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US Air Quality Dropping After Years of Improvement

FILE - This combination of Dec. 13 and 17, 2018 photos shows the Utah State Capitol during a clear and an inversion day in Salt Lake City. (AP Photo/Rick Bowmer)
US Air Quality Dropping After Years of Improvement
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New data shows that air quality across the United States is dropping after many years of improvement.

Over the last two years, the U.S. had more polluted air days than just a few years earlier, official data showed. The information was collected by the Environmental Protection Agency, or EPA, and examined by the Associated Press.

Climate experts say it is too early to know whether the recorded drops are the beginning of a long-term situation. But health officials say it is troubling to see the changes following years of progress.

In 2017 and 2018, there were 15 percent more unhealthy air days than in the previous four years, the data shows. The 2013-2016 period saw the fewest number of unhealthy air days the U.S. had ever had since at least 1980.

Air quality is affected by a complex mix of conditions, both natural and man-made. Federal rules that limit emissions material from factories, cars and trucks have greatly helped improve air quality over the past 20 years. But scientists say that in any given year, air quality can also be affected by natural changes. Some believe that may be causing the latest drops.

Bob Perciasepe is a former EPA official who is now president of the not-for-profit Center for Climate and Energy Solutions. He says the current data does not necessarily mean the changes will be permanent. “What you’re seeing is a flattening off of progress as opposed to a major change in the wrong direction,” he told the Associated Press.

In 2018, more than 500 American cities reported days when the official air quality index passed 100, the data showed. This level means the air is unhealthy for people with heart and lung disease, as well as for older people and young children.

The EPA information showed that on average in 2017 and 2018, there were nearly 140 times when a city’s air pollution reached the worst two levels - “very unhealthy” and “hazardous.” That was up from the average of 55 from 2013 to 2016.

The EPA told the Associated Press in a statement the increase in unhealthy air days in 2017 was largely related to wildfires in the western U.S. It said it was still studying 2018 levels before officially announcing more data.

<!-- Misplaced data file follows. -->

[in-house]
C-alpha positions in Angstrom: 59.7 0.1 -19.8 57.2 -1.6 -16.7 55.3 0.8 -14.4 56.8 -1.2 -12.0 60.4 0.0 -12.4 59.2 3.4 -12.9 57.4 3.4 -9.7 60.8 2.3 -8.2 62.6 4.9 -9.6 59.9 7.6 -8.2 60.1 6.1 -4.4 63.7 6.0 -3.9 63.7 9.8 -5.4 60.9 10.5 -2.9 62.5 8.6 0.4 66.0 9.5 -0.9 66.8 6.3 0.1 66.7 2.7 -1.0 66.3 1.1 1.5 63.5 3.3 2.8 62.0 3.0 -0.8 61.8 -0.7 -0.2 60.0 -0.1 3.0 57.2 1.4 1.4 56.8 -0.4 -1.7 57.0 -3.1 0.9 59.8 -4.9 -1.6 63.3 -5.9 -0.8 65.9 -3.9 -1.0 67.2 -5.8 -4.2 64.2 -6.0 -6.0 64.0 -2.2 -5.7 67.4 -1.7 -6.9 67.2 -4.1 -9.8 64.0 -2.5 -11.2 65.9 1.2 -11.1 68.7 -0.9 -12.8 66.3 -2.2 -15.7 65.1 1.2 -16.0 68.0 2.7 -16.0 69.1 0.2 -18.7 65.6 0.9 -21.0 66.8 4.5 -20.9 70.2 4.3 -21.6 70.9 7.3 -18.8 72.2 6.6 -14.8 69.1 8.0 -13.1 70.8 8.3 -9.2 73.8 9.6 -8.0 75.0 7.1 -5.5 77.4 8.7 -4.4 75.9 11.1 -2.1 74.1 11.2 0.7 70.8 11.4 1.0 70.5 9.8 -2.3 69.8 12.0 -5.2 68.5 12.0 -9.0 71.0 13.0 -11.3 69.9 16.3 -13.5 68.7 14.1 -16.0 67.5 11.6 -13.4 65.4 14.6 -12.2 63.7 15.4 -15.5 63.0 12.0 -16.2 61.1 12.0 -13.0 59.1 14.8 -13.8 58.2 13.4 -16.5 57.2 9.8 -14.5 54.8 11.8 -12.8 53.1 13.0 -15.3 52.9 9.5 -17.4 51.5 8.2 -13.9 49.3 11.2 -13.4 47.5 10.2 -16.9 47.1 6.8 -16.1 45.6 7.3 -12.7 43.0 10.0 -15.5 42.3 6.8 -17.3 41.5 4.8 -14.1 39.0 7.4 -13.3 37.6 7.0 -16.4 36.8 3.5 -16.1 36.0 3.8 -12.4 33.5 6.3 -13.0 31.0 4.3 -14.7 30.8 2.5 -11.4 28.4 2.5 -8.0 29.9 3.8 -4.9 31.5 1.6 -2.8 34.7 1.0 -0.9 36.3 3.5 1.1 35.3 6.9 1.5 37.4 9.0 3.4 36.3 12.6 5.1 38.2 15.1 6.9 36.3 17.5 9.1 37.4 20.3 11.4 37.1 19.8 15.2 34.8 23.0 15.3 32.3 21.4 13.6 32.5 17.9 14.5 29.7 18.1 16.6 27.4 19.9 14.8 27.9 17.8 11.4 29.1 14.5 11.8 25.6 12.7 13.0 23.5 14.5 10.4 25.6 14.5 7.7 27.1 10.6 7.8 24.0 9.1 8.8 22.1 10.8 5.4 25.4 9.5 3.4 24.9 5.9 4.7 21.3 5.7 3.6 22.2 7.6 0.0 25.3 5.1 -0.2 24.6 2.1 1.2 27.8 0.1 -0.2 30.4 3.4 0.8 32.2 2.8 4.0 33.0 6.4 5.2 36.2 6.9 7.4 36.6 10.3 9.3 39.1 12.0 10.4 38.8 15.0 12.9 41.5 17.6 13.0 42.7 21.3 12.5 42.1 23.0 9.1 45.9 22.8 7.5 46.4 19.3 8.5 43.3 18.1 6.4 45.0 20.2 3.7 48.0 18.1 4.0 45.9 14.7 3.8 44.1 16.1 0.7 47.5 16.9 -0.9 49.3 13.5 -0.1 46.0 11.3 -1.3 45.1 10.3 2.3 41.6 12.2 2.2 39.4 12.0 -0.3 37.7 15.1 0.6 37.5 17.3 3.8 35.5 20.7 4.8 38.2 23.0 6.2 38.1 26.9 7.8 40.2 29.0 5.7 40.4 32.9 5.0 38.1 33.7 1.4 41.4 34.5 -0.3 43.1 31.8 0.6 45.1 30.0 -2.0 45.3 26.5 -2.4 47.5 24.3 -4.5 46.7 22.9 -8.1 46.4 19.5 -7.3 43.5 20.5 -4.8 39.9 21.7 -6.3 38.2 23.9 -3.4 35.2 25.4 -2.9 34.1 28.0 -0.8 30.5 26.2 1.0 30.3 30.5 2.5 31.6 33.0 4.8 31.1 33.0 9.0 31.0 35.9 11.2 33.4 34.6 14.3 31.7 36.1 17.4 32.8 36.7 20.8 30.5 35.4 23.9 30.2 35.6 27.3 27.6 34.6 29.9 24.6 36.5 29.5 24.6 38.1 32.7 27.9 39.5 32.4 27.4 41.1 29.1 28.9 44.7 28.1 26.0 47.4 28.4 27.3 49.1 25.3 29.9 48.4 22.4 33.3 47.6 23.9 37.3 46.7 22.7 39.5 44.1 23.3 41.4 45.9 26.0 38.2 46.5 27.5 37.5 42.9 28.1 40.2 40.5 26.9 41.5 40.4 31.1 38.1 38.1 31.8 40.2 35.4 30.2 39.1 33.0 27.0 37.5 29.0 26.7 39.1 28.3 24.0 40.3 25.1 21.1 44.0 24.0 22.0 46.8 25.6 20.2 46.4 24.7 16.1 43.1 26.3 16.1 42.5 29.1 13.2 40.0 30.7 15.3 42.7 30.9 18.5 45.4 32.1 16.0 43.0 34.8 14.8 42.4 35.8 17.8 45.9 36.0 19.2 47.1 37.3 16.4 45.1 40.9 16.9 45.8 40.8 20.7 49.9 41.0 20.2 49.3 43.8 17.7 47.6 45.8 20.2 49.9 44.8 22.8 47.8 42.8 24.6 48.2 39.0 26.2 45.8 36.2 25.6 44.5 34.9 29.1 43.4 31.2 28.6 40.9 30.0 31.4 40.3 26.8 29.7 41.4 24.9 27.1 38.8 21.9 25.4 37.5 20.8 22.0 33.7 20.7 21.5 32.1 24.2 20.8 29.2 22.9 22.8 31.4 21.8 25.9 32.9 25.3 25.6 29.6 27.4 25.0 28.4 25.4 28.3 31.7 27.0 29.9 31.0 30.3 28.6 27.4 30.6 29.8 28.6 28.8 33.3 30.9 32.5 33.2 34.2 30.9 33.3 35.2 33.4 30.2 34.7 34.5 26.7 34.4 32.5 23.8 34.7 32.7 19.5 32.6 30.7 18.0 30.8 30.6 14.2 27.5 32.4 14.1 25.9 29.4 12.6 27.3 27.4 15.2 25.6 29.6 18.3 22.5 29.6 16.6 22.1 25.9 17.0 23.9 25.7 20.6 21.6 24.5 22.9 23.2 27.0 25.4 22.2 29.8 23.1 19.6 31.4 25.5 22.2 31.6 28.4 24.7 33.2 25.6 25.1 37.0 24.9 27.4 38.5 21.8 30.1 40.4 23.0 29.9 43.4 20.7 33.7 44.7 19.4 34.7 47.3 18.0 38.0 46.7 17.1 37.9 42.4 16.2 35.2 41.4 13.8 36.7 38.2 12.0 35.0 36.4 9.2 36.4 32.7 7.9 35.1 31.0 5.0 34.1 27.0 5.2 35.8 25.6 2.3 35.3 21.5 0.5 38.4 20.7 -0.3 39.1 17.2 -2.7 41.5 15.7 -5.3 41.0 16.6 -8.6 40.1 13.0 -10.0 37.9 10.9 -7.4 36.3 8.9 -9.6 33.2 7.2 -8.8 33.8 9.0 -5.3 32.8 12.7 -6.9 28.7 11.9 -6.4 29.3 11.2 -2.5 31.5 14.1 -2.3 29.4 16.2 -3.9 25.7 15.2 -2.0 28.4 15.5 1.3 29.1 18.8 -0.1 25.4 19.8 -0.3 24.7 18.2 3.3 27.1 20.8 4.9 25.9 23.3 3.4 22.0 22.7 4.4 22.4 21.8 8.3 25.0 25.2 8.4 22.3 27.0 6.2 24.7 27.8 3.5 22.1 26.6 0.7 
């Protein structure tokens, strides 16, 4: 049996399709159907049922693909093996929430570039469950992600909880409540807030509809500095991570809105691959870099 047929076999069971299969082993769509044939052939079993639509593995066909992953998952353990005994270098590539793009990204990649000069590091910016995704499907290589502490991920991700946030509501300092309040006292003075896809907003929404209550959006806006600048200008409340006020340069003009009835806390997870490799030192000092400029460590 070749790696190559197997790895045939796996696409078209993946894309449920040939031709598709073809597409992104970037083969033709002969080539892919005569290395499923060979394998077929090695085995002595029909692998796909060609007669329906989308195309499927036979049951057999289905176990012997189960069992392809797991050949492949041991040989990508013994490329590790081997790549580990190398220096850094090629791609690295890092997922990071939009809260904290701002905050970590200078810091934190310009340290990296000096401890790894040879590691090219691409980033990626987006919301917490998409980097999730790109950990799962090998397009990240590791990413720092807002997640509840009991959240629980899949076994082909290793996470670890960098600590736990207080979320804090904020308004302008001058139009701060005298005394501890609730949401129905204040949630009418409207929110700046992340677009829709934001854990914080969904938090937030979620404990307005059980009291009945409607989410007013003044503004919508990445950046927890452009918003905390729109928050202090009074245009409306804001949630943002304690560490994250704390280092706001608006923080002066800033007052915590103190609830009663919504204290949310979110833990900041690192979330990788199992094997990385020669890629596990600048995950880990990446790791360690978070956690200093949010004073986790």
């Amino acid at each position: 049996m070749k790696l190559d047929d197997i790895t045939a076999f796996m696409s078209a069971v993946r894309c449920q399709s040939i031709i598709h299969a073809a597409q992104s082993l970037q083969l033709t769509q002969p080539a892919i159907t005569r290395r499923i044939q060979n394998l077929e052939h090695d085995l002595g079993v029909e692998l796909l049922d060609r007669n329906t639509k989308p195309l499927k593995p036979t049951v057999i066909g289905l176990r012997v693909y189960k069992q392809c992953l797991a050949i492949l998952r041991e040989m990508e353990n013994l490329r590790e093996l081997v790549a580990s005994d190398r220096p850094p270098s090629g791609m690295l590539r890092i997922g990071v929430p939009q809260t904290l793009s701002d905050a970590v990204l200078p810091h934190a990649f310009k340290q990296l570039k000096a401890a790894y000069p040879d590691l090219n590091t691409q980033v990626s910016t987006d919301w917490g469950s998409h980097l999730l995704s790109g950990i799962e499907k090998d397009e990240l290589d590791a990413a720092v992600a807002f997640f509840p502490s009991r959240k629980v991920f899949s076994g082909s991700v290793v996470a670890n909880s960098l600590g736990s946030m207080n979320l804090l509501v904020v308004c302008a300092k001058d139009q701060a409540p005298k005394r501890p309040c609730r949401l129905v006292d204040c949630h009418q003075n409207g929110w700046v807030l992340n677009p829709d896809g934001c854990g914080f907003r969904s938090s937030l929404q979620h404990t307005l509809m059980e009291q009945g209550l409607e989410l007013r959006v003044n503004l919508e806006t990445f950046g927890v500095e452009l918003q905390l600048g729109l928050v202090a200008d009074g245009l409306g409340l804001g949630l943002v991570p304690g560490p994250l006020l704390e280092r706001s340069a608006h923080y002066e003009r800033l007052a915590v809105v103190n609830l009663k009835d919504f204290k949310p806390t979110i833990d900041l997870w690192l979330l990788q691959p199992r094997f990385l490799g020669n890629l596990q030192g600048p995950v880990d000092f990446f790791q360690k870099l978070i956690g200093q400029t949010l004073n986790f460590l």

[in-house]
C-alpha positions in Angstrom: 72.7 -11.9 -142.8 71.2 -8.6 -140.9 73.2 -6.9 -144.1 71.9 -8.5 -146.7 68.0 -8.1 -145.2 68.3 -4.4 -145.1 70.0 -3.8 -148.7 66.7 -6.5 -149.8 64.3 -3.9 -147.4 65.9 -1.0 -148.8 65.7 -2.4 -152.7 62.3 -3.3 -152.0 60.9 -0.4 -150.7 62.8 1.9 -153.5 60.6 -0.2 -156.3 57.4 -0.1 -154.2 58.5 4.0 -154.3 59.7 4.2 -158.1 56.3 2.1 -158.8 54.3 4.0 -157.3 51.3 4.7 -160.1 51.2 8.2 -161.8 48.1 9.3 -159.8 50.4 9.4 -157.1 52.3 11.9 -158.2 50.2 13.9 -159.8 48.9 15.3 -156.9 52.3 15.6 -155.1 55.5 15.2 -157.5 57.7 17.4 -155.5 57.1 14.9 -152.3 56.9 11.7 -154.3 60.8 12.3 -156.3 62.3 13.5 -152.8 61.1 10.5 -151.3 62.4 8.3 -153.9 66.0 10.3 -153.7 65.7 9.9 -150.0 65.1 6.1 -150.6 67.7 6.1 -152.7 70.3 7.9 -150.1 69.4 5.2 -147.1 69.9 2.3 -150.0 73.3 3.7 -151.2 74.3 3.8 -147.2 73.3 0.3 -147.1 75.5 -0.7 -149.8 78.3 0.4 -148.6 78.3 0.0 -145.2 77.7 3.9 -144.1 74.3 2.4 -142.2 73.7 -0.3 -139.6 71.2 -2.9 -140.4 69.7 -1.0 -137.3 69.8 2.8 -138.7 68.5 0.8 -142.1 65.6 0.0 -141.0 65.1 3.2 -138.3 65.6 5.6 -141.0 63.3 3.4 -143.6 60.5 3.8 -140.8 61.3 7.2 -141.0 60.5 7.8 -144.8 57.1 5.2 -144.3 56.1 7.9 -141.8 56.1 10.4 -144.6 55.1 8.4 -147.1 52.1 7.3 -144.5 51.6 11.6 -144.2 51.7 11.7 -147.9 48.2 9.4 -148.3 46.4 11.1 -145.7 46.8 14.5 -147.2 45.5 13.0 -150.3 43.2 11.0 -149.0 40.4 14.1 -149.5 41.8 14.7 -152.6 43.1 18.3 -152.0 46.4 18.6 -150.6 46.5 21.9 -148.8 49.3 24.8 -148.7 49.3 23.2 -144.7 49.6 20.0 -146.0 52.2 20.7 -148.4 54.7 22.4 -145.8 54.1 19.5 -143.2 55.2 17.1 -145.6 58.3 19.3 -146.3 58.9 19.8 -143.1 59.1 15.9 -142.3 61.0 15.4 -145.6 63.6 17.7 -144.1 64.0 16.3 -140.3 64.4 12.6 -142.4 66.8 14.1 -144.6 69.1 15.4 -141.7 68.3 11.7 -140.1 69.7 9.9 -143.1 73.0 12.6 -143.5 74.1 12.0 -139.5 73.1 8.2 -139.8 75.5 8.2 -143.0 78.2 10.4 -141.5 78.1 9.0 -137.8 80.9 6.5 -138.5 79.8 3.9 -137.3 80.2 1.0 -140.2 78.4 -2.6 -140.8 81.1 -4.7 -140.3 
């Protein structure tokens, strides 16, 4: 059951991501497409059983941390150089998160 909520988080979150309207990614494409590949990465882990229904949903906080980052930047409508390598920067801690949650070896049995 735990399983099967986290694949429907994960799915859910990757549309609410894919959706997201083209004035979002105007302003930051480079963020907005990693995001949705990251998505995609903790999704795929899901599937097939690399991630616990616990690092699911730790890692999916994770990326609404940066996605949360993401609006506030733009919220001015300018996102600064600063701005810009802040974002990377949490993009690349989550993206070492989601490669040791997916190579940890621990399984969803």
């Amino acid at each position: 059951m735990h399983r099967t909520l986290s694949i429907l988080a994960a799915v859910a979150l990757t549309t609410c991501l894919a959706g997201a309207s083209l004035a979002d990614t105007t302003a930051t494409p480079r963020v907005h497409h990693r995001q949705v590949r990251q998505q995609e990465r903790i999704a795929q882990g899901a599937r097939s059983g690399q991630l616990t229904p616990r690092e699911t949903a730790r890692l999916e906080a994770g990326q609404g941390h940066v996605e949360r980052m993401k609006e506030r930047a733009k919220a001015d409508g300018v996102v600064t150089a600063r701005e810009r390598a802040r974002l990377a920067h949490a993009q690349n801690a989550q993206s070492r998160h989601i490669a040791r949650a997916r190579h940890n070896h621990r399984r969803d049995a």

Air pollution experts agree that wildfires likely played a part in the air quality changes in recent years. They said other causes included higher fuel usage and warmer climate. Higher temperatures increase the chances for fires and air pollution.

A firefighter douses the grass with water along a hillside on a wildfire in Azusa, Calif., Monday, June 20, 2016. (AP Photo/Ringo H.W. Chiu)
A firefighter douses the grass with water along a hillside on a wildfire in Azusa, Calif., Monday, June 20, 2016. (AP Photo/Ringo H.W. Chiu)

U.S. President Donald Trump has taken steps to remove several environmental policies put in place by the administration of Barack Obama.

In mid-June, U.S. officials ordered an end to rules contained in Obama’s Clean Power Plan, which was introduced in 2015. The policy was meant to limit emissions from coal-burning power plants. Coal plants give off air pollutants and heat-trapping gases that have been linked to climate change.

The Clean Power Plan is being replaced with new rules that give states more control in deciding what emissions limits to put on power plant operators. The measure was signed by EPA chief Andrew Wheeler, who said it was designed to help bring back America’s coal industry.

The U.S. coal industry saw near-record numbers of plant closings in 2018, with increased competition from lower cost natural gas and different forms of renewable energy.

After the new rules were announced, New York state immediately said it would go to court in an effort to block them. Environmental experts said court cases in other states are also likely to be brought.

I’m Bryan Lynn.

The Associated Press reported on this story. Bryan Lynn adapted the reports for VOA Learning English. Hai Do was the editor.

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Words in This Story

emissionn. the act of producing or sending out something (such as energy or gas) from a source

hazardousadj. dangerous

renewableadj. any naturally occurring source of energy, such solar or wind